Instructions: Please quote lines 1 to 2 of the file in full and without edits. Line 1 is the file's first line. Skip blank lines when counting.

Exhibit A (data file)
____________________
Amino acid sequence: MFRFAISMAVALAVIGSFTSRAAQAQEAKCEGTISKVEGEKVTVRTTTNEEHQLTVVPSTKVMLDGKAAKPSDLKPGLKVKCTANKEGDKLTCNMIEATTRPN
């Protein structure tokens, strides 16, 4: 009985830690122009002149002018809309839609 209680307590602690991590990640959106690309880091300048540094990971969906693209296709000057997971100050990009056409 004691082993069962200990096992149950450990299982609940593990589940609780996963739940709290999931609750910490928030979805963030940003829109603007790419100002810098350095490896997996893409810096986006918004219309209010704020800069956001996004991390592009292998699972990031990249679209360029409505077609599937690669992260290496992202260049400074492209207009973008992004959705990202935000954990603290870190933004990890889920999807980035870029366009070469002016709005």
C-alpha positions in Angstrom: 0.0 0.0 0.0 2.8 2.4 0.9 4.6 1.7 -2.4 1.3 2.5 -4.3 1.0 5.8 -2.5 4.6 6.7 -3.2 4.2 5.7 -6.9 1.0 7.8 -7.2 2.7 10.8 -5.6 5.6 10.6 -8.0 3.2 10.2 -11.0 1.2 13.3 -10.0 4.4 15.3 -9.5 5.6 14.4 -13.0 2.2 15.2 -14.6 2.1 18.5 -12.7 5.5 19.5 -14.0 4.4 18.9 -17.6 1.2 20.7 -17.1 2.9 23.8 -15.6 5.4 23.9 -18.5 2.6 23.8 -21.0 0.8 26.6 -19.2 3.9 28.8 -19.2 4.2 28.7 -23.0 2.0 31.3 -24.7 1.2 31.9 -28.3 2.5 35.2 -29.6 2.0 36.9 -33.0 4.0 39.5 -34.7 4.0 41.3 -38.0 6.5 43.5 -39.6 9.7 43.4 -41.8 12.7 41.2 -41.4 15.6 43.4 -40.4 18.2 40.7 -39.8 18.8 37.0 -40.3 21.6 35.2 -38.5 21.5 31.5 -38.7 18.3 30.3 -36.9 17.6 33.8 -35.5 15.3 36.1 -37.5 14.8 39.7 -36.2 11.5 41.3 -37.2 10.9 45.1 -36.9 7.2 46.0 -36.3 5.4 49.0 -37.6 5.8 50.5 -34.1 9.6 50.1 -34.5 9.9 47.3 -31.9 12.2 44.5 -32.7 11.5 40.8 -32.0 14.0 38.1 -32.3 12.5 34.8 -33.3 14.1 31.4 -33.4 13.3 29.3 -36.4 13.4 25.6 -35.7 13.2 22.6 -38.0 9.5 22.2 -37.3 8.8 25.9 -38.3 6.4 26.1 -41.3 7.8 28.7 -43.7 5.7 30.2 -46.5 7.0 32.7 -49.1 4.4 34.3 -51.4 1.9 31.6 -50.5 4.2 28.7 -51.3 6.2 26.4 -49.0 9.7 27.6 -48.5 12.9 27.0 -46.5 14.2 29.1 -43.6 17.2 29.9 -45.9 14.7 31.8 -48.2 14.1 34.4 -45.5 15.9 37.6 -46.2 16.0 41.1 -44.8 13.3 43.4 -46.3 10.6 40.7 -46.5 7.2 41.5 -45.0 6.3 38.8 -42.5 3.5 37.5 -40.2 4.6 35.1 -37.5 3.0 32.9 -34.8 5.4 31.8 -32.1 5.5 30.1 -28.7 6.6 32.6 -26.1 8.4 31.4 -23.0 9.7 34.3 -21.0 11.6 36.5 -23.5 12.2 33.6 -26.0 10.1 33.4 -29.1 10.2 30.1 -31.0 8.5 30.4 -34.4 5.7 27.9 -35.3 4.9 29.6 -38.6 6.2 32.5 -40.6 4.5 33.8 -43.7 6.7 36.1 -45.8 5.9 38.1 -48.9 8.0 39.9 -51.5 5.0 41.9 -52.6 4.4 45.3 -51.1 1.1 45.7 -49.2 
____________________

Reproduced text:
Amino acid sequence: MFRFAISMAVALAVIGSFTSRAAQAQEAKCEGTISKVEGEKVTVRTTTNEEHQLTVVPSTKVMLDGKAAKPSDLKPGLKVKCTANKEGDKLTCNMIEATTRPN
């Protein structure tokens, strides 16, 4: 009985830690122009002149002018809309839609 209680307590602690991590990640959106690309880091300048540094990971969906693209296709000057997971100050990009056409 004691082993069962200990096992149950450990299982609940593990589940609780996963739940709290999931609750910490928030979805963030940003829109603007790419100002810098350095490896997996893409810096986006918004219309209010704020800069956001996004991390592009292998699972990031990249679209360029409505077609599937690669992260290496992202260049400074492209207009973008992004959705990202935000954990603290870190933004990890889920999807980035870029366009070469002016709005």